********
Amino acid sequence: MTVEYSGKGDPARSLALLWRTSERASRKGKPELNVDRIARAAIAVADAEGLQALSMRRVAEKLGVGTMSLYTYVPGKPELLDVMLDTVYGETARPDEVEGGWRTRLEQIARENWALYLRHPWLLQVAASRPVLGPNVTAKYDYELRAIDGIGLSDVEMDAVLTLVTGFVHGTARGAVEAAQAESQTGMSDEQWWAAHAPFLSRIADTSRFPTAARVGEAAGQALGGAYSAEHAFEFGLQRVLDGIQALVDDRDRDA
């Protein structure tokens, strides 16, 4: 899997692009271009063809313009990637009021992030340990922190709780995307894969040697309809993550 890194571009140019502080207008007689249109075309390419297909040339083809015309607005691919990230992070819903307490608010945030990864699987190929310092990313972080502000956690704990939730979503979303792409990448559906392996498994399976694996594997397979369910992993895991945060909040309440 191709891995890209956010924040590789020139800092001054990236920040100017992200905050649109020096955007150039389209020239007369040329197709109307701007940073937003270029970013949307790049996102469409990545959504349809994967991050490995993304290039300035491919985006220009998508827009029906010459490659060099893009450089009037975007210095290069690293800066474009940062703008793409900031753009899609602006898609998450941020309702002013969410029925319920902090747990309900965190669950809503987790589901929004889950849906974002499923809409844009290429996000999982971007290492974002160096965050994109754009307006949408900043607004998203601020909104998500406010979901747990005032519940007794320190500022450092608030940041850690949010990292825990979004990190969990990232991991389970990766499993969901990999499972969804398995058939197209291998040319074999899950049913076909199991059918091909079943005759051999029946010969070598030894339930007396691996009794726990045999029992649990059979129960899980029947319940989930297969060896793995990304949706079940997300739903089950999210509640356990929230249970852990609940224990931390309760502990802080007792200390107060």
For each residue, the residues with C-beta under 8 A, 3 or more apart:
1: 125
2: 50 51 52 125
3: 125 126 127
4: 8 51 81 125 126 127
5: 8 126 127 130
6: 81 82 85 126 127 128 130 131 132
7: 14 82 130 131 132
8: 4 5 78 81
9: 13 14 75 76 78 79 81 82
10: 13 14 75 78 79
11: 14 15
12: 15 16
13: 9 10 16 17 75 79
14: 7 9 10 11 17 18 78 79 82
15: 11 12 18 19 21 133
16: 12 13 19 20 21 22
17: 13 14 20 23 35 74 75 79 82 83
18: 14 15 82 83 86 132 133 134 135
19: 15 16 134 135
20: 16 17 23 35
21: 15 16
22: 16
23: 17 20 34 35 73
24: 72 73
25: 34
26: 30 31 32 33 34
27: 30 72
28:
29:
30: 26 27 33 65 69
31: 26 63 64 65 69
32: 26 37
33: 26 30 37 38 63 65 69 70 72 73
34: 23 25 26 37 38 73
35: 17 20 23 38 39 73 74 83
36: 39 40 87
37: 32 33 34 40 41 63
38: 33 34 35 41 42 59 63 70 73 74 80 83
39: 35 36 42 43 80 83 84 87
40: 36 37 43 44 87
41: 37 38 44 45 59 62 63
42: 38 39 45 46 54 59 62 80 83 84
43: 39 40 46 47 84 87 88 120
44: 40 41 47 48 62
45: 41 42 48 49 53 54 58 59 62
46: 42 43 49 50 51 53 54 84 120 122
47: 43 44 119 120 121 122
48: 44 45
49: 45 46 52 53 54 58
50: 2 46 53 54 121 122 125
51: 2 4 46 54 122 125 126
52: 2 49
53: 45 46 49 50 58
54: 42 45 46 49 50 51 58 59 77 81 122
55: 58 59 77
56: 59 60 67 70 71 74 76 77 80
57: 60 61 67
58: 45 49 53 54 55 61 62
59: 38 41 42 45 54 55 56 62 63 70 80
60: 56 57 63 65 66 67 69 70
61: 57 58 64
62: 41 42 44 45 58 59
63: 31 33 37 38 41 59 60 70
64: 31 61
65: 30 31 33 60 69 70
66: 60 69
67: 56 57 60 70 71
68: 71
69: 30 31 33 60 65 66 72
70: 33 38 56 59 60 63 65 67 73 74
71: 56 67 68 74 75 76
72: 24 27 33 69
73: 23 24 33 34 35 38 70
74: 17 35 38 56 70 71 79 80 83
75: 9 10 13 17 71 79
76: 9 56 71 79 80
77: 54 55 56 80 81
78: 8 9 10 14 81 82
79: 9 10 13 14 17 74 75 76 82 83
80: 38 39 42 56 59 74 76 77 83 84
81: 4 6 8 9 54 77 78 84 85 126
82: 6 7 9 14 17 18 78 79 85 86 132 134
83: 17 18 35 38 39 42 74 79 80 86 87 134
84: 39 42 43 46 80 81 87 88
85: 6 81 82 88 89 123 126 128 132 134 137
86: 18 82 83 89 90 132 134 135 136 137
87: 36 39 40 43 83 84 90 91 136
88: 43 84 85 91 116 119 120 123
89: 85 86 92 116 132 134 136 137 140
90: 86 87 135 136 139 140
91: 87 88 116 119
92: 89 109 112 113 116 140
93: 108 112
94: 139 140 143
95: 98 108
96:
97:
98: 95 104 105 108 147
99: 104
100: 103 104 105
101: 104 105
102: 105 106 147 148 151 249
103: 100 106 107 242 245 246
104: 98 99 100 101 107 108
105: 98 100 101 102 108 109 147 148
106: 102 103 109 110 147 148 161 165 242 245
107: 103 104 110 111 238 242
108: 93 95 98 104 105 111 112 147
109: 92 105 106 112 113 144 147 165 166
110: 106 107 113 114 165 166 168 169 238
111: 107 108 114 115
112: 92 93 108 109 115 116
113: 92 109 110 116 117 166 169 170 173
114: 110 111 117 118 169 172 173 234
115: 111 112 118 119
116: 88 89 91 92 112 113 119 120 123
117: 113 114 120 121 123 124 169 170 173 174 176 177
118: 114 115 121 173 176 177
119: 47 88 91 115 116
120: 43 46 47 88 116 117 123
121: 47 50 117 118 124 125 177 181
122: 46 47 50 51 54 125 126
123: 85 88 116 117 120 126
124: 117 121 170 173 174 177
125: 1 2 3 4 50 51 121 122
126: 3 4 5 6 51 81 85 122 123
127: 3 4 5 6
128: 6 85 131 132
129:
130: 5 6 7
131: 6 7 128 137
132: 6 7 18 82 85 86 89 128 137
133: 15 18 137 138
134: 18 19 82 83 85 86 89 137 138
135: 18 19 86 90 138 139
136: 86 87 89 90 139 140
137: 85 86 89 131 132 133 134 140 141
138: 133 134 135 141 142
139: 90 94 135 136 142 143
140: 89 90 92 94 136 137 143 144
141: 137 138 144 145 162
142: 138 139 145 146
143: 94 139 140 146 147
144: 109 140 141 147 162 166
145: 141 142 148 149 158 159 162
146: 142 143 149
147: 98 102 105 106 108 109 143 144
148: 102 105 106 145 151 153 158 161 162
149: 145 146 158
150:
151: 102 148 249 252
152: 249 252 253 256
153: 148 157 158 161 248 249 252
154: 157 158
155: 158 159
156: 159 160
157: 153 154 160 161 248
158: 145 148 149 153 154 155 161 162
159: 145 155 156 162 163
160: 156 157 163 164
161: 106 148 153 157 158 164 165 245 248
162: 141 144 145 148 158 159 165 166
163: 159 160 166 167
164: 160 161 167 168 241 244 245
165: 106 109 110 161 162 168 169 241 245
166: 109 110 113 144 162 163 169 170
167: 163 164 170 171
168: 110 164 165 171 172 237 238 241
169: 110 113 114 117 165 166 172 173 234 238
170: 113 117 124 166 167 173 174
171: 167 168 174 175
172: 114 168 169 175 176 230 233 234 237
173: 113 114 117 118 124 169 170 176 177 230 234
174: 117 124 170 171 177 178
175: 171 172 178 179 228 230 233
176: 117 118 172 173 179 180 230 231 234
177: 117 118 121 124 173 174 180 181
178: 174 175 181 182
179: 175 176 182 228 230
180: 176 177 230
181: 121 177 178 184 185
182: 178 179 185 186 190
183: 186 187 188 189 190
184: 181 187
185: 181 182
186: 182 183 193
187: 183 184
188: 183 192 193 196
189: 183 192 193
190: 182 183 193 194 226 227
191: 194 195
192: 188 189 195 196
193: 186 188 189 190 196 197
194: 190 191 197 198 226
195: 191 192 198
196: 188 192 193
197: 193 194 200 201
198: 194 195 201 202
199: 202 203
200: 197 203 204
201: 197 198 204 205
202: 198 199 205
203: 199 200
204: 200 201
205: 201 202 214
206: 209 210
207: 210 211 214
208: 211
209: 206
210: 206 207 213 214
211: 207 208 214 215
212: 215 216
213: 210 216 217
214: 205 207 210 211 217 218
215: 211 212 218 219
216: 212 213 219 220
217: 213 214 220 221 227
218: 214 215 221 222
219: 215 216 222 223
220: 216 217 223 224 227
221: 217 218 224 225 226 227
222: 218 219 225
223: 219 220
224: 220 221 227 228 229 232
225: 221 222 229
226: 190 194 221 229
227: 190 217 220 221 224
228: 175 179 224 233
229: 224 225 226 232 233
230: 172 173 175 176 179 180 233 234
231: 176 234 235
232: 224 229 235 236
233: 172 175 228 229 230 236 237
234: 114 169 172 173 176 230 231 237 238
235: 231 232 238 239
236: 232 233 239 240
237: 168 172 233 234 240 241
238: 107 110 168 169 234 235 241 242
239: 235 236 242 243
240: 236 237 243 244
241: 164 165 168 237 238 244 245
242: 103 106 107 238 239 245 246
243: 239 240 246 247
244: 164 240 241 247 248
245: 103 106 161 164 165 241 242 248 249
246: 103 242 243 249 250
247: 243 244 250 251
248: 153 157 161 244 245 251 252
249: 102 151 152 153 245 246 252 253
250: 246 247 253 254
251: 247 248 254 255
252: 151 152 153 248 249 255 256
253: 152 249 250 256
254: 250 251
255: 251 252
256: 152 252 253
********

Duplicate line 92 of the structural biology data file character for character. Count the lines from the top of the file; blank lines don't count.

89: 85 86 92 116 132 134 136 137 140